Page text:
100 years after Einstein’s Nobel Prize, researchers reveal chemical secrets of element that bears his name

century ago, an upstart German physicist by the name of Albert Einstein turned the scientific world on its head with his discovery of the photoelectric effect, which proved light to be both a particle and a wave. Awarded the 1921 Nobel prize in physics for his work, Einstein would later contribute to theories related to nuclear fusion and fission – arguably paving the way for the invention and detonation of nuclear weapons, as well as nuclear energy.

And so, when elements previously unknown to science were discovered in the chemical debris of a nuclear explosion 69 years ago, it was fitting that scientists named what they found after the great physicist – adding “einsteinium” to the periodic table.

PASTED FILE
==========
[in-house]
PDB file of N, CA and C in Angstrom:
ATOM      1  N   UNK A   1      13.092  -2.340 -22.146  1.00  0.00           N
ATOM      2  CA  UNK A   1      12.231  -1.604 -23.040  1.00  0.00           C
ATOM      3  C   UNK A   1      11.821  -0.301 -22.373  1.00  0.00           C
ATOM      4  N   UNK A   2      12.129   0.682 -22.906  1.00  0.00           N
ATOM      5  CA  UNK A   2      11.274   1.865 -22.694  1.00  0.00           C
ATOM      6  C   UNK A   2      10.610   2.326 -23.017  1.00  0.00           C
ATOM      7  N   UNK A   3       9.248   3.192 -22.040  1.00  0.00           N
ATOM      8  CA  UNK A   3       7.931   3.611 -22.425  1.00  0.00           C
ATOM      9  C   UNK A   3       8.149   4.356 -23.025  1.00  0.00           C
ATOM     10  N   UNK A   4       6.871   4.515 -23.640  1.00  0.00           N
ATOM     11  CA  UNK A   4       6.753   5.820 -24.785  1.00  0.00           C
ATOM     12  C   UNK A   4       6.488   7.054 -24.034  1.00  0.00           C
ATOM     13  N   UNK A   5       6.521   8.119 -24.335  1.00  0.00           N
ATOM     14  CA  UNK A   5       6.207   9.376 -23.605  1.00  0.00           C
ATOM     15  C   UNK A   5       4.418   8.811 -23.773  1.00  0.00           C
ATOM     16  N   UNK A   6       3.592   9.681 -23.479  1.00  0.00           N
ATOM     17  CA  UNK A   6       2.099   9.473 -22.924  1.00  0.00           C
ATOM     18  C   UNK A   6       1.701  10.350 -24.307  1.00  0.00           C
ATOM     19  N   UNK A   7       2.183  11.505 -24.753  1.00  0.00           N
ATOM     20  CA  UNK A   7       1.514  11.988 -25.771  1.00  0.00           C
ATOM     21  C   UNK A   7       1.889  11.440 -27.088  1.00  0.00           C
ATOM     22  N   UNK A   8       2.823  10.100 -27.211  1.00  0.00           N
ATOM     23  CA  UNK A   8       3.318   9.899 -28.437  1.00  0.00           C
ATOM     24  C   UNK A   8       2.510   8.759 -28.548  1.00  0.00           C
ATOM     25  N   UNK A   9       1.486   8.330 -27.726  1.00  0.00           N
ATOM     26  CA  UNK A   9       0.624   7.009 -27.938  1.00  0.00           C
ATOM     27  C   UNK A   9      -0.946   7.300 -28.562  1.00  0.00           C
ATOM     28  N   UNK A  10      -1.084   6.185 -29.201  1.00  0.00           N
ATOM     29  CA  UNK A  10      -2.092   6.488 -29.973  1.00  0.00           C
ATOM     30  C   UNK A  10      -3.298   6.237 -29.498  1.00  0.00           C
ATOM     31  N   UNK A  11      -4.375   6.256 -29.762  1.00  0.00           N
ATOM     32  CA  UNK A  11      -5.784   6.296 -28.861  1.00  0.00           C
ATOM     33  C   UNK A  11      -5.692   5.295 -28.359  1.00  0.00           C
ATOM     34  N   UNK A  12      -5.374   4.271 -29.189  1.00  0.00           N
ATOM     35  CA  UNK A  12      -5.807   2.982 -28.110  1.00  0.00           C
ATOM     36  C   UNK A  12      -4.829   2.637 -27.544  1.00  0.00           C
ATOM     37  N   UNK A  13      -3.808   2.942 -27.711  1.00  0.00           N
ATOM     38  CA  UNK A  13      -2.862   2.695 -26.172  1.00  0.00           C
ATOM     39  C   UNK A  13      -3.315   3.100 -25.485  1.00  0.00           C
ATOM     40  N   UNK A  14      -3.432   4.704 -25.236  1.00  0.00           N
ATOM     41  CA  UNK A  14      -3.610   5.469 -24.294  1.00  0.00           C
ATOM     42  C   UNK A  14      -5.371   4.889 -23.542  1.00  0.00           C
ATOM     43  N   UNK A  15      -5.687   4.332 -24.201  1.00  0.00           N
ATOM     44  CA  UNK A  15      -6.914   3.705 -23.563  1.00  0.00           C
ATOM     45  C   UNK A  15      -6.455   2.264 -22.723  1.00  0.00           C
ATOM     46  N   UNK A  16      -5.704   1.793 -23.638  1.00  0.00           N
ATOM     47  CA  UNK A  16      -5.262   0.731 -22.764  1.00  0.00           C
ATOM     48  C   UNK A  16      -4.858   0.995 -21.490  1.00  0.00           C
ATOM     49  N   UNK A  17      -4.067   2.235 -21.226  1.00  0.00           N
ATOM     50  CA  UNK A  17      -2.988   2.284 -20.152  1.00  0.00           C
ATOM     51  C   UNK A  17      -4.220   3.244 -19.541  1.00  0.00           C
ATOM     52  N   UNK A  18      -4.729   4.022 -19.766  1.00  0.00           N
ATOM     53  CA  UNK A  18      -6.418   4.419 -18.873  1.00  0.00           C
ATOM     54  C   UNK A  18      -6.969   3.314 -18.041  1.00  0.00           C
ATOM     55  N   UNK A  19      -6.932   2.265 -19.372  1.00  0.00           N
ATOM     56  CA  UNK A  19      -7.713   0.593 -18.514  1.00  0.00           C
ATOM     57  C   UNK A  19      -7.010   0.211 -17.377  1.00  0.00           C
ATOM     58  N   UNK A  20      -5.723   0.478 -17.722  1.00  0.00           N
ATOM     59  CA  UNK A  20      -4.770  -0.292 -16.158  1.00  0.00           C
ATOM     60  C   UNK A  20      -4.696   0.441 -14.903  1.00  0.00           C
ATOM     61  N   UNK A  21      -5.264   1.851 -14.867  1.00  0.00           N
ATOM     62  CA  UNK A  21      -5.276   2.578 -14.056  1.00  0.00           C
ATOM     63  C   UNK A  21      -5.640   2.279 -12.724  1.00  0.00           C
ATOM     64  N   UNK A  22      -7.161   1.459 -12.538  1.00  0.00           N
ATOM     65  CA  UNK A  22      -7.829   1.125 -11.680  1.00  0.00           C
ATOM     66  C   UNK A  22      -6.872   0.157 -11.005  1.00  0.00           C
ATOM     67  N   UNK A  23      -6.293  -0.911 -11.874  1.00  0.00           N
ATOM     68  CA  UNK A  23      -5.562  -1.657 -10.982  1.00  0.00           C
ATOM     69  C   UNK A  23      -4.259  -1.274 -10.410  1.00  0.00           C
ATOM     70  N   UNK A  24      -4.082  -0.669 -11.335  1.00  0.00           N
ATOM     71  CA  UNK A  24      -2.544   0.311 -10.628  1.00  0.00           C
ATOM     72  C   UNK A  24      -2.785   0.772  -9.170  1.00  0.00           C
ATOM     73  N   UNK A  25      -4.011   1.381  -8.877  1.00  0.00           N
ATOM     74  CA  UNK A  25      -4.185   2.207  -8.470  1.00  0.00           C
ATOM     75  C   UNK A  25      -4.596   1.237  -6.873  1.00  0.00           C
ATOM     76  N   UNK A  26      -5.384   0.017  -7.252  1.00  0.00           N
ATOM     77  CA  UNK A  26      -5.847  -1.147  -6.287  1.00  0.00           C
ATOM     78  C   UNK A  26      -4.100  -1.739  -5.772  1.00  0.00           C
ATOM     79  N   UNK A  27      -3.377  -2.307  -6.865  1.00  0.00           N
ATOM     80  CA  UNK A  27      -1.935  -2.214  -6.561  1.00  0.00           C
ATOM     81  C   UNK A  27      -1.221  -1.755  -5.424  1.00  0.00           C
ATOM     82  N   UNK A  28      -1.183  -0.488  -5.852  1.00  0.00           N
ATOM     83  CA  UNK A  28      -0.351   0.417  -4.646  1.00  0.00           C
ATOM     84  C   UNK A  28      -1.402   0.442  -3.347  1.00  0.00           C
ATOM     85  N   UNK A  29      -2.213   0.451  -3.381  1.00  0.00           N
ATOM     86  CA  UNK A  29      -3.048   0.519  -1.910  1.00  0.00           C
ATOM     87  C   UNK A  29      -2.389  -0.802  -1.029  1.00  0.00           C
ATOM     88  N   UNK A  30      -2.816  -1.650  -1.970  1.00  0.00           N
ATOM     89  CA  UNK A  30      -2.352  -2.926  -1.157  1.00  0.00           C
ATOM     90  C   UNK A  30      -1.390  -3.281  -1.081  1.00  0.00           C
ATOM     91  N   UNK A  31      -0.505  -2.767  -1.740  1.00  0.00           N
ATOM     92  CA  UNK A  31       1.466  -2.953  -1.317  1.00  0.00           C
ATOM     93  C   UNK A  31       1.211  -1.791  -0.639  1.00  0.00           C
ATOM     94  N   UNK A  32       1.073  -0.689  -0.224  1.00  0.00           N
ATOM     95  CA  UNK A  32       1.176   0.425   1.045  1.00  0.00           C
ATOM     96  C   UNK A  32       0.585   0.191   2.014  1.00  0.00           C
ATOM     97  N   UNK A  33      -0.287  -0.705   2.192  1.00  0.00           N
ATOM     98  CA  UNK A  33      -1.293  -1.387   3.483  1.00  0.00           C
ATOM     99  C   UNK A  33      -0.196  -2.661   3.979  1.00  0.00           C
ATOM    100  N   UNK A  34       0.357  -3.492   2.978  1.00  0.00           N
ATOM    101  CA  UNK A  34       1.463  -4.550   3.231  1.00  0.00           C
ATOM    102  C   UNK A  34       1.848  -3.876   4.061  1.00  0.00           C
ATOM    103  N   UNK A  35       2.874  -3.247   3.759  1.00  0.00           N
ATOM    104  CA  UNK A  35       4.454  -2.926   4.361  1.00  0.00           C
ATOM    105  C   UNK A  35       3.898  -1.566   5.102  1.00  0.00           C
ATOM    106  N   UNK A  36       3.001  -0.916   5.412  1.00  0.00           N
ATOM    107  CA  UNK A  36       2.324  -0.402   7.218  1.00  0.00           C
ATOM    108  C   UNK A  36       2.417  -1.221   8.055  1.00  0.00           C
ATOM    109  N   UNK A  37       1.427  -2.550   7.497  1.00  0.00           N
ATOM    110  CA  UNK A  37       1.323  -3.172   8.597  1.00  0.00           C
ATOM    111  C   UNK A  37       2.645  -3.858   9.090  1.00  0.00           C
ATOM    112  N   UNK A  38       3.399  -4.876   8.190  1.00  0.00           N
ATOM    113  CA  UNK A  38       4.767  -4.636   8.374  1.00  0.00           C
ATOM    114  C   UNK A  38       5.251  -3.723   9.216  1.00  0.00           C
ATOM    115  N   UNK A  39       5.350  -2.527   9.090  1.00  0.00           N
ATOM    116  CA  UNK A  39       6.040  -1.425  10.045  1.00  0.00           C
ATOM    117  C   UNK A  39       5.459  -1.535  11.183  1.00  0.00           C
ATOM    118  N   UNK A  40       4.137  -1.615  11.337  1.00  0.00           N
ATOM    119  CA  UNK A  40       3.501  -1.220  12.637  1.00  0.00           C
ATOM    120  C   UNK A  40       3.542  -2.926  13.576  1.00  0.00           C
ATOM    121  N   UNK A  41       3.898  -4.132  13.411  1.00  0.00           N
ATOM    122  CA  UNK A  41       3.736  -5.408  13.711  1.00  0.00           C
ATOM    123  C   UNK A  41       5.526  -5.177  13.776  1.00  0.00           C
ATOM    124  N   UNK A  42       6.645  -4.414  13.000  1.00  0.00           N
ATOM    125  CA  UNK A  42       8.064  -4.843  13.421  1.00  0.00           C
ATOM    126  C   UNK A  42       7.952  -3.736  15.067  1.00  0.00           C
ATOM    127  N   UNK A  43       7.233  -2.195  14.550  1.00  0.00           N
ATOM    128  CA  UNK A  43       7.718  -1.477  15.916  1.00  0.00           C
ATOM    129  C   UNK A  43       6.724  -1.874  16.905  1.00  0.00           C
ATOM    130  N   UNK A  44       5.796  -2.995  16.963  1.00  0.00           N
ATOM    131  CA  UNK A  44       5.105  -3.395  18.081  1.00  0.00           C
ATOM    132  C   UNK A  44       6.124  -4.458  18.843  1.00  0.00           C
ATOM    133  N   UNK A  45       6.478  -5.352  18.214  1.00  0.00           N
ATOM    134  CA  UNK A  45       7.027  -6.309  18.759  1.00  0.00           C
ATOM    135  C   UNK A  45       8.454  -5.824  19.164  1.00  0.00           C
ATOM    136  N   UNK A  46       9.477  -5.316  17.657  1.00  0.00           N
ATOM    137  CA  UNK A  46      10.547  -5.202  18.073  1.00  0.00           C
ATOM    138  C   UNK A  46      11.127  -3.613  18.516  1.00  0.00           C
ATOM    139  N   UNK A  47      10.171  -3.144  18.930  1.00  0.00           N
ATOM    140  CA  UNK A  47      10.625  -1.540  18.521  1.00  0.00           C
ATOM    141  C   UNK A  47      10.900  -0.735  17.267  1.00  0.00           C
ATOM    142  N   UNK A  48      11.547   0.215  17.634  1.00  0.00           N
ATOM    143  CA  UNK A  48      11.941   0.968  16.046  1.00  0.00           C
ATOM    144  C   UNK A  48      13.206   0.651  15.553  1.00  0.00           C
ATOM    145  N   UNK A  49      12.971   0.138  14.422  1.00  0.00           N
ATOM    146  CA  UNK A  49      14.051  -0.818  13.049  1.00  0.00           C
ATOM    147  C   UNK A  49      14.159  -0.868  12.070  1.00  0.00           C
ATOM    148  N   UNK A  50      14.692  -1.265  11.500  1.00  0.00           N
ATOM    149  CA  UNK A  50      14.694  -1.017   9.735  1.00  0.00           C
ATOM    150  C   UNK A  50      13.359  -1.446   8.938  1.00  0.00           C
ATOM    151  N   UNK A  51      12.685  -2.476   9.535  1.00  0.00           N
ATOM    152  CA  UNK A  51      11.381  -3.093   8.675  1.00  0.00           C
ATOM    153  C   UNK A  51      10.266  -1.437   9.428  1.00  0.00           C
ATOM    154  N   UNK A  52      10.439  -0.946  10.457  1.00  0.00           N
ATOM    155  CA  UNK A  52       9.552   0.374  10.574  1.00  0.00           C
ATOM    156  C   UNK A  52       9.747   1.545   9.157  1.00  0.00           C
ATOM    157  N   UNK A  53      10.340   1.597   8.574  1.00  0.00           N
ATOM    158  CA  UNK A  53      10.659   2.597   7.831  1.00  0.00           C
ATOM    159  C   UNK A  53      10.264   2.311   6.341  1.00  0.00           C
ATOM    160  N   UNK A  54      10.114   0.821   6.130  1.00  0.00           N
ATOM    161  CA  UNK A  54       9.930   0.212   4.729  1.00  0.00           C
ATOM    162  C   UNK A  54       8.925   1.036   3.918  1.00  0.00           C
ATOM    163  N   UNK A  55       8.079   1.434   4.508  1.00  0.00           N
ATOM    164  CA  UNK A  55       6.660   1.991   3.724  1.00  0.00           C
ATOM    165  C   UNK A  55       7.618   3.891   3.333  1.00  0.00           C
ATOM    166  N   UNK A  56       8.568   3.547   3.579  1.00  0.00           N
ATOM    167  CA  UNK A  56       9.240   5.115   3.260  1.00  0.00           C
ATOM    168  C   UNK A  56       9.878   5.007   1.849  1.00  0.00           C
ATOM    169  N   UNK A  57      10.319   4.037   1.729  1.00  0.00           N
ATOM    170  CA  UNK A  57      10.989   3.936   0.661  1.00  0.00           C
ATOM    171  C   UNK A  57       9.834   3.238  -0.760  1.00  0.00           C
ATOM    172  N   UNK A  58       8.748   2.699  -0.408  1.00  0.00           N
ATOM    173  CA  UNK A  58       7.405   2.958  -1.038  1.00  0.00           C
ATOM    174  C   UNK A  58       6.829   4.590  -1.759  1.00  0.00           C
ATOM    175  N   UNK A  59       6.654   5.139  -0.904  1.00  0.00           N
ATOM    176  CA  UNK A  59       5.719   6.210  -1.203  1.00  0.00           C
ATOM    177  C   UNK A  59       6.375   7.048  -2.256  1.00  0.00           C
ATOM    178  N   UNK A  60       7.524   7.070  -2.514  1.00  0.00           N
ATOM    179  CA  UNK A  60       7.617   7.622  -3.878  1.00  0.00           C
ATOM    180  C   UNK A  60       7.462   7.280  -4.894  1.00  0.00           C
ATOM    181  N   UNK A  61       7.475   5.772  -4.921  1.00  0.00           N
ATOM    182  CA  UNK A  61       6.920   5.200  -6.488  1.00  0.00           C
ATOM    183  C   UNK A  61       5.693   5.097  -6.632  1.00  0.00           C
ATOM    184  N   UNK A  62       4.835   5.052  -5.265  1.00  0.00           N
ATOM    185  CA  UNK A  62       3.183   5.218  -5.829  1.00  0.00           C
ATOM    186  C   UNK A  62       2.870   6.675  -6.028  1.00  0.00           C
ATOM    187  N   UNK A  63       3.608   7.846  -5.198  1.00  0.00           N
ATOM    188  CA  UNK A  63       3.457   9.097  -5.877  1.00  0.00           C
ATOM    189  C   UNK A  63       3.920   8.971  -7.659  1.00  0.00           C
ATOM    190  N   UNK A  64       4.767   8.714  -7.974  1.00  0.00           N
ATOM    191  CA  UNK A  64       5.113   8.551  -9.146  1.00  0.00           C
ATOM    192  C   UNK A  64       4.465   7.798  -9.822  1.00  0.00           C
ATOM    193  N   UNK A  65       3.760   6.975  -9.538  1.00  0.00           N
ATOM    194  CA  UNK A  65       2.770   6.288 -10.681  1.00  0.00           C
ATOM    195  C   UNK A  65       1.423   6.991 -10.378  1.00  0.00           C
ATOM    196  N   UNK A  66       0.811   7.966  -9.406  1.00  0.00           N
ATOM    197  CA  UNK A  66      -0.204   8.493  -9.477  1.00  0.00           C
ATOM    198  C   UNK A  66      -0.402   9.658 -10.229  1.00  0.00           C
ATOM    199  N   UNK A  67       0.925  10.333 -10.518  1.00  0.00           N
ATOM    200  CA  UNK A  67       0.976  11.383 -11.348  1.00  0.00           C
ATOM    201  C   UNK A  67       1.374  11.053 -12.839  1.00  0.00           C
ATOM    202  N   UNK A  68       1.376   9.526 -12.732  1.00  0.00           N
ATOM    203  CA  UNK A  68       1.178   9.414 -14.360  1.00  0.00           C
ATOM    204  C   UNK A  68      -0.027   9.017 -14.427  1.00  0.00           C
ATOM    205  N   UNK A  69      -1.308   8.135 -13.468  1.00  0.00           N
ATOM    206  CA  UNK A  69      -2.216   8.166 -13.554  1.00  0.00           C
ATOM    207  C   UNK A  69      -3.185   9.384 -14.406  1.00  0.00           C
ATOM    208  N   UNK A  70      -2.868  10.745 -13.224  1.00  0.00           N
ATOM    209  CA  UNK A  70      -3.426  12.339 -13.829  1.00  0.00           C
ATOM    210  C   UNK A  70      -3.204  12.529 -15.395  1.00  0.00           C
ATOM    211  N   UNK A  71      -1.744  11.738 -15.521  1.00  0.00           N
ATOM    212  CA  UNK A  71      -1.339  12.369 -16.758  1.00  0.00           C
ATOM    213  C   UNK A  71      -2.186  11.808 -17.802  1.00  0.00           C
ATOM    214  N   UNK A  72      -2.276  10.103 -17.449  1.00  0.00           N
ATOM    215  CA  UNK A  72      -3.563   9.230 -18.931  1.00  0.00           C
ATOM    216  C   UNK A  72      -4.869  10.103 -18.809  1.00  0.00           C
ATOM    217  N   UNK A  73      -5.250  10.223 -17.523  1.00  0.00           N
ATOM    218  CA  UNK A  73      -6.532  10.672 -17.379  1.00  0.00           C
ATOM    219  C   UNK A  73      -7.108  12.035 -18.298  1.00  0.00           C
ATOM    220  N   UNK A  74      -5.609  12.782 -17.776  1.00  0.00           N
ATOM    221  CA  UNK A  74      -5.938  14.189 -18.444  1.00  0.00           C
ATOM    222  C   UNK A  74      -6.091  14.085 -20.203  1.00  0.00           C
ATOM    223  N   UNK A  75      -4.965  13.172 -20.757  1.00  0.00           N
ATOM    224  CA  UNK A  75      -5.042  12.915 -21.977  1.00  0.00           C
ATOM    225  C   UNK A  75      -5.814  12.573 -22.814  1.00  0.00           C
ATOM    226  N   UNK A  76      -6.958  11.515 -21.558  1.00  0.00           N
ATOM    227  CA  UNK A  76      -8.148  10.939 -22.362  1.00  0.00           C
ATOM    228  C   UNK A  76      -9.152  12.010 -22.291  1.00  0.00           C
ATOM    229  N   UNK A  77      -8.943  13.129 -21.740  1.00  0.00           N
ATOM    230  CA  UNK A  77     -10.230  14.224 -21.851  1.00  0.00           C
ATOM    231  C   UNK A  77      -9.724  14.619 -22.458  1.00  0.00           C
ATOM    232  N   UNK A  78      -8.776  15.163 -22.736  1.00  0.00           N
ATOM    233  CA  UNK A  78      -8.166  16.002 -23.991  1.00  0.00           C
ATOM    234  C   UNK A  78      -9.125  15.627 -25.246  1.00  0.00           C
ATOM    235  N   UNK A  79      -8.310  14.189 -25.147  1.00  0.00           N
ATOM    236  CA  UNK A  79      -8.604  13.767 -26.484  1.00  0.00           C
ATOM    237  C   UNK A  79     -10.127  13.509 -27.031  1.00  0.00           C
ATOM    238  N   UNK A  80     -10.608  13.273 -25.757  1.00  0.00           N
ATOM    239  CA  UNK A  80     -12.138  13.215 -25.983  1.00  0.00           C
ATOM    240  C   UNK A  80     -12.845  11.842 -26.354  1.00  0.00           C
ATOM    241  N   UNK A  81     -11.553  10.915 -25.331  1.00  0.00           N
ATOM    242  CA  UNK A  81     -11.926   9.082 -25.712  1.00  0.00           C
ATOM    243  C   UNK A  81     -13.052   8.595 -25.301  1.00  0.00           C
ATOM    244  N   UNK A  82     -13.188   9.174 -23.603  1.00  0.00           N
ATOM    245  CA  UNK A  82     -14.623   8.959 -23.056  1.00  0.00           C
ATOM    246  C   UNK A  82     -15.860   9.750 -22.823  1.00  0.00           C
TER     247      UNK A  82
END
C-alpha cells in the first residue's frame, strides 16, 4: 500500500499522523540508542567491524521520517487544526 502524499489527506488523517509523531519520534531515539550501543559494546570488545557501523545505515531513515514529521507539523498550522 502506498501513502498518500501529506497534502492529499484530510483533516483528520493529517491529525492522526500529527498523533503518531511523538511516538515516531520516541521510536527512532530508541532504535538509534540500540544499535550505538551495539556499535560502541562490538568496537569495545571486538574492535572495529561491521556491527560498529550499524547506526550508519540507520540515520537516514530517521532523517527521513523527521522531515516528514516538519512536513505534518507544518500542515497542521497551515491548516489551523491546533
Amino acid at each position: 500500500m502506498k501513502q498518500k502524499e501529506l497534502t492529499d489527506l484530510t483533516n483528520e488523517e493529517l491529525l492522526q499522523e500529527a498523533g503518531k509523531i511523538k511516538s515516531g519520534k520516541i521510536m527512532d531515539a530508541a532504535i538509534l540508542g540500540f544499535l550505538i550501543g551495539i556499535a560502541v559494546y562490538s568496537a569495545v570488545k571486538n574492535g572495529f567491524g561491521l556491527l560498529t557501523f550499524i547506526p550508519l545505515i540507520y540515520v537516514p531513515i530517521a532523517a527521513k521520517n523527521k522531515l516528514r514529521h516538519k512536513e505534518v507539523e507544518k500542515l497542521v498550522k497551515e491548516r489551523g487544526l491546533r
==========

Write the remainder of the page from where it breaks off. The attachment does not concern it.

Now, 100 years after Einstein’s Nobel prize win, chemists have finally been able to peer into the chemical behaviour of this elusive, highly radioactive element. What they’ve learned could help scientists further expand our understanding of the periodic table – including elements that are yet to be added to it.

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Article submitted by, Adamas.